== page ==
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Distribution and Status of Uncommon Mammals in the Southern Appalachian Mountains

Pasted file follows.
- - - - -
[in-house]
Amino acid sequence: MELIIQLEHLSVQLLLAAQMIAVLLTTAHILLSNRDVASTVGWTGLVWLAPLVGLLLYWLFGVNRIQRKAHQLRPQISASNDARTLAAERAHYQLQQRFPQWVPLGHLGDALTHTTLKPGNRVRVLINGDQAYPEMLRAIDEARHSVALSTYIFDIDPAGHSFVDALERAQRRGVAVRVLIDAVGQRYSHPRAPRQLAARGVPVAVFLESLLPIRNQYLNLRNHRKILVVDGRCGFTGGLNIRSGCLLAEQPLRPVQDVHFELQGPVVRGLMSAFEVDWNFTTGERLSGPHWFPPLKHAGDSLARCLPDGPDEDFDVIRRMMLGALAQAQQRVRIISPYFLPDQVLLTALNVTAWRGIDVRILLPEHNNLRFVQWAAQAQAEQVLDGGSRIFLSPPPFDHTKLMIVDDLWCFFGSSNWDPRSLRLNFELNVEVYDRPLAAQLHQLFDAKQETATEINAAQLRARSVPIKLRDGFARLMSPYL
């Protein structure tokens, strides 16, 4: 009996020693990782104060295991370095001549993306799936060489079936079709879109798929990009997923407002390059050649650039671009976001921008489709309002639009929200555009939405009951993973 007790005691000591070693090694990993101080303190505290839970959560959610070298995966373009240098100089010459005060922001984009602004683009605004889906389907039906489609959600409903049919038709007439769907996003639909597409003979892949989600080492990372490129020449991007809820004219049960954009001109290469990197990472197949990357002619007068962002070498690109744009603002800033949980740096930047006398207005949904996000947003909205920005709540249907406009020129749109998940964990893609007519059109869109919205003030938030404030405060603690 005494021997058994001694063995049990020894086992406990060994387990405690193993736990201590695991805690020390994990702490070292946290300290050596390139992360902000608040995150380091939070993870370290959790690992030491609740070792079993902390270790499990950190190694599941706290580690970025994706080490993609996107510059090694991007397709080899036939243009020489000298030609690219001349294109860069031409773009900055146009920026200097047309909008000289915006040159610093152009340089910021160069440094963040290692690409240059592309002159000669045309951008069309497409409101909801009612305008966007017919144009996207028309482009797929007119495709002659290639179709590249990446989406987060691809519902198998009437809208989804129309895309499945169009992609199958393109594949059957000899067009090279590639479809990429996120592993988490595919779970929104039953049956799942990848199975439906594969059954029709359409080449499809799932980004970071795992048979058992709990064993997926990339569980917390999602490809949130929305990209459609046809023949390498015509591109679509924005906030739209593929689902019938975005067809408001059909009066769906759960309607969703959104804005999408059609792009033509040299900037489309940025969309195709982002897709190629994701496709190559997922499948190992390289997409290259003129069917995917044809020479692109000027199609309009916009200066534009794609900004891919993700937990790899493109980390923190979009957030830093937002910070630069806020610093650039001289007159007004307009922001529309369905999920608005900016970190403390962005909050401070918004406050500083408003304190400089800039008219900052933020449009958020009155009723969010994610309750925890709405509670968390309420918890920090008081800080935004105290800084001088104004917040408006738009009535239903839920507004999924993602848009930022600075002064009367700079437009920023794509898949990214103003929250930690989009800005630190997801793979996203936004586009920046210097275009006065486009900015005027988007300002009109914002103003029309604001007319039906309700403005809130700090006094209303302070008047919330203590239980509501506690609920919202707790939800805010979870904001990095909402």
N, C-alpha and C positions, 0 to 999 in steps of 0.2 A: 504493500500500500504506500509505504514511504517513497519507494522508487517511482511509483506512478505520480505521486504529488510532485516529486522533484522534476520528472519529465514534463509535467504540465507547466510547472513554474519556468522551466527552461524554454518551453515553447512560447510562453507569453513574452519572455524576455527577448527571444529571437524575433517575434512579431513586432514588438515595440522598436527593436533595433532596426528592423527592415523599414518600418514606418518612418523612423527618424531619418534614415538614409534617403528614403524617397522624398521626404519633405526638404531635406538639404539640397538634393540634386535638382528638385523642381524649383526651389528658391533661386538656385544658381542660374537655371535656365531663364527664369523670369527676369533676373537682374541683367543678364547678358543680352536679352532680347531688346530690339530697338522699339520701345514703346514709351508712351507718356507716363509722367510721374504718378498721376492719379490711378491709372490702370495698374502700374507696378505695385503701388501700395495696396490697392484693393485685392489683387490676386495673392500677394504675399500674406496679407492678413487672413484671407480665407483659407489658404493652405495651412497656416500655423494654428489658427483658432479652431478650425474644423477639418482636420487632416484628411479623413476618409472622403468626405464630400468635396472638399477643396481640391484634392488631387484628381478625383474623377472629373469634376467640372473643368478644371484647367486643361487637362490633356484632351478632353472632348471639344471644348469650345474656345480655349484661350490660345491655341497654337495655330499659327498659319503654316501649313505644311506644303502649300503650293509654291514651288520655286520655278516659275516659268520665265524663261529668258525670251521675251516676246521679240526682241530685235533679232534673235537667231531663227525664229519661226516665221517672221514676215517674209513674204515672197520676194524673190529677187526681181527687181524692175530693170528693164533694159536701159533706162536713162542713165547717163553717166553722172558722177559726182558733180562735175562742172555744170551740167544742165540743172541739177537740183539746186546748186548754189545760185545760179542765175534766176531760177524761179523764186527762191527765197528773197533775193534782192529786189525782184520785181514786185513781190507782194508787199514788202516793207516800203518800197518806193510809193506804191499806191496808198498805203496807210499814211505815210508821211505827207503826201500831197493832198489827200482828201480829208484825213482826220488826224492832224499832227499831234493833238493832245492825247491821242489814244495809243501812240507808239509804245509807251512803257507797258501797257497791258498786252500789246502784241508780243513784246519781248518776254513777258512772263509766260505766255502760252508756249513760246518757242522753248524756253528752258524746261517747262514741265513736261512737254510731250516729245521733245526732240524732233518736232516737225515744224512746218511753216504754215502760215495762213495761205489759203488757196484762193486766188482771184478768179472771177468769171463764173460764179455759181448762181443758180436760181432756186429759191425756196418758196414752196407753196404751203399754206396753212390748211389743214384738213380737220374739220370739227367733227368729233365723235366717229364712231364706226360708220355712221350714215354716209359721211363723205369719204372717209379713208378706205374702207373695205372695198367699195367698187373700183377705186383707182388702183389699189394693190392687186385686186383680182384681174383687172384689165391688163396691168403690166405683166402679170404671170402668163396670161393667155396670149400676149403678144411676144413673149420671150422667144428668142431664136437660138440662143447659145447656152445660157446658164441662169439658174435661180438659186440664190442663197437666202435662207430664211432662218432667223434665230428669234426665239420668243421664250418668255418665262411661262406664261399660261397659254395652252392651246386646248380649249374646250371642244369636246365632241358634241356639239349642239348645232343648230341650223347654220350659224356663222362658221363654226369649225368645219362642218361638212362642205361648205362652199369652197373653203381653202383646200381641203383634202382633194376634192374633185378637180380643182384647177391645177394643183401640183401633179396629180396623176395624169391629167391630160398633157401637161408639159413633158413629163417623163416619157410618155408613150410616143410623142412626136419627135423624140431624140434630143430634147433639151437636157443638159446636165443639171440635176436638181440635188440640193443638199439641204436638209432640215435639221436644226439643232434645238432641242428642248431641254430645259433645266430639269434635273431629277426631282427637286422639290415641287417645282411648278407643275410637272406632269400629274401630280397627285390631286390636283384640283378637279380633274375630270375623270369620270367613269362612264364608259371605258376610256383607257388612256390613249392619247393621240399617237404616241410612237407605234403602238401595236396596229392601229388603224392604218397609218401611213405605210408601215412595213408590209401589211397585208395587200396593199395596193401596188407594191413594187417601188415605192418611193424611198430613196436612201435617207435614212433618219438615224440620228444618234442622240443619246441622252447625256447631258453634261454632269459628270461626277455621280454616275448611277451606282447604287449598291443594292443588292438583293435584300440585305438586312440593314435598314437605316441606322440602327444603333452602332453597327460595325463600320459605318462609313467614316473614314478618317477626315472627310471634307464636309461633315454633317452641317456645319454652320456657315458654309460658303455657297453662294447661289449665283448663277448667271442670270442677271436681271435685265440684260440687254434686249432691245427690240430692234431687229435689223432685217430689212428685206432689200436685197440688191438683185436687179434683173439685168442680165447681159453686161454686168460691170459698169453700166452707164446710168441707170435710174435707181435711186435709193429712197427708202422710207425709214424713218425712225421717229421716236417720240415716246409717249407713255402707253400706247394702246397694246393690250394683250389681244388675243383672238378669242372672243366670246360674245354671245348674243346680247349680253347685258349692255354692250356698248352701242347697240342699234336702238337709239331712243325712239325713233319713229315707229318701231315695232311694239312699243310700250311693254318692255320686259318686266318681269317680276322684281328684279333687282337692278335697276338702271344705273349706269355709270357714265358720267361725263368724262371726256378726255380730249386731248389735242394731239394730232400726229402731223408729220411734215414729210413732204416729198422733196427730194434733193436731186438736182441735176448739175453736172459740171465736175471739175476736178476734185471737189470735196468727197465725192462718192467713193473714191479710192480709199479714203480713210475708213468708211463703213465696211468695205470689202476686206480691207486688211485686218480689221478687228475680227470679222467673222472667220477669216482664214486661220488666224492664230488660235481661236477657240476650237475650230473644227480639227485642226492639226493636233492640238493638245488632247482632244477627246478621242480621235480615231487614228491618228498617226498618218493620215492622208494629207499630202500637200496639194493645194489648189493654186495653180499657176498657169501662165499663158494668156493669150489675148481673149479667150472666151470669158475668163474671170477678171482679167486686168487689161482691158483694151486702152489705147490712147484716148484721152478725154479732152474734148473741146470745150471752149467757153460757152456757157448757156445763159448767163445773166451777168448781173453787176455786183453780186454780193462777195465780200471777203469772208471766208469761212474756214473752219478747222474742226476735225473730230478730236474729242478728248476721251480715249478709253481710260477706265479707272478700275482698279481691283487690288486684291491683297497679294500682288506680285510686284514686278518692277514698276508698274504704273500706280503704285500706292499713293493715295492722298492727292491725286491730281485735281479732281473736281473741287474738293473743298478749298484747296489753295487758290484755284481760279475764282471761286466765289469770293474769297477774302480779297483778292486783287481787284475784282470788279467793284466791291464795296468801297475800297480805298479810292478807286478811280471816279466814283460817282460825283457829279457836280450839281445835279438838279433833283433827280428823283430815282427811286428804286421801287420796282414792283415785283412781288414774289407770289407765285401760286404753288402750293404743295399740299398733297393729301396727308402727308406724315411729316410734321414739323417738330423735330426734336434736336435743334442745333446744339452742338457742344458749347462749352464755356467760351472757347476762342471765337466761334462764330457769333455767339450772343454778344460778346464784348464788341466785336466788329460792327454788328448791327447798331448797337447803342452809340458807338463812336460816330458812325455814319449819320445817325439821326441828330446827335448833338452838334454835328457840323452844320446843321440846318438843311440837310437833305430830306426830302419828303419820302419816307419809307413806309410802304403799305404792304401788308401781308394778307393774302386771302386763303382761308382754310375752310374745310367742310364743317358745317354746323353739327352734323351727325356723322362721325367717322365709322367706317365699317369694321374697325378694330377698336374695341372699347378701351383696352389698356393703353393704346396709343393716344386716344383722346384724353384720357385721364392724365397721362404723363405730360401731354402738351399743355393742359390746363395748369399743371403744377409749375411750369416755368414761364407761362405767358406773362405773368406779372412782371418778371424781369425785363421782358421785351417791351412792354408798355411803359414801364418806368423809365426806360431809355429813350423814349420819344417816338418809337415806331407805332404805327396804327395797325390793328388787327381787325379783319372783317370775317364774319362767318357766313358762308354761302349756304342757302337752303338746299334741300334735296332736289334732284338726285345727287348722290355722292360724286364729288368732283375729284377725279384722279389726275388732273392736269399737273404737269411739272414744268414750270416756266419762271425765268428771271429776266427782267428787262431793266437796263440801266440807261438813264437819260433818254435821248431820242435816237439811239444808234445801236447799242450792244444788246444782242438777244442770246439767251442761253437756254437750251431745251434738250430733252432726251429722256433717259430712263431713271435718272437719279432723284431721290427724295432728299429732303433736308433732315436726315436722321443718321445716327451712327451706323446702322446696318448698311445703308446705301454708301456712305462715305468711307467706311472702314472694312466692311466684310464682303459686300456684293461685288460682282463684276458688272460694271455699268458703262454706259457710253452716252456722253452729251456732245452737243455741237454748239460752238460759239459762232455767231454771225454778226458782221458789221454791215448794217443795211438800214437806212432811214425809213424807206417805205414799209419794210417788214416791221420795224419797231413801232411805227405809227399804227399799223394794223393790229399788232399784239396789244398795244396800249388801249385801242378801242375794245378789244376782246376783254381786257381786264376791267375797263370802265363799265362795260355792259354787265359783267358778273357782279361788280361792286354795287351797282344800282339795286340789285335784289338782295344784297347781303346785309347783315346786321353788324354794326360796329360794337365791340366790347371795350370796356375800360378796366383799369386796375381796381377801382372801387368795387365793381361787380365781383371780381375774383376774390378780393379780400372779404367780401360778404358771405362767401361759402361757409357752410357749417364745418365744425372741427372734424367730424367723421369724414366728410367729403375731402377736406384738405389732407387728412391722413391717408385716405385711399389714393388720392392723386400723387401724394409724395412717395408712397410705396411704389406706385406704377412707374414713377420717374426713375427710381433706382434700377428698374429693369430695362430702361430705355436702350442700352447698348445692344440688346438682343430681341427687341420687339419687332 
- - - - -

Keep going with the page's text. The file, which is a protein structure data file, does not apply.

Knowledge of species distribution is fundamental to conservation and management efforts. Unfortunately, distribution of many mammal species in the southeastern United States, including some considered endangered, threatened, or of special concern, has been and remains poorly documented. We queried museums, reviewed the published literature, and searched state Natural Heritage Inventory databases to obtain distributional information for 13 mammal species considered rare (Global Rank G1-G3 or State Rank S1-S3) or of other conservation concern in the Southern Appalachian region. We constructed distribution maps for selected mammal species within the region based on 7 state Natural Heritage Inventory databases and 1539 county records from 26 museums and 57 published sources. Napaeozapus insignis (Woodland Jumping Mouse), Mustela nivalis (Least Weasel), and Tamiasciurus hudsonicus (Red Squirrel) exhibited large (>150 km) geographic differences from currently accepted range maps. Sorex dispar (Rock Shrew), Synaptomys cooperi (Southern Bog Lemming), Neotoma magister (Allegheny Woodrat), and Zapus hudsonius (Meadow Jumping Mouse), exhibited small (<75 km) geographic differences. The remaining 6 species showed little to no range differences from commonly accepted range maps. Because seven of 13 mammals showed substantial differences from known range maps, our updated maps may aide managers and others in focusing surveying and conservation efforts.

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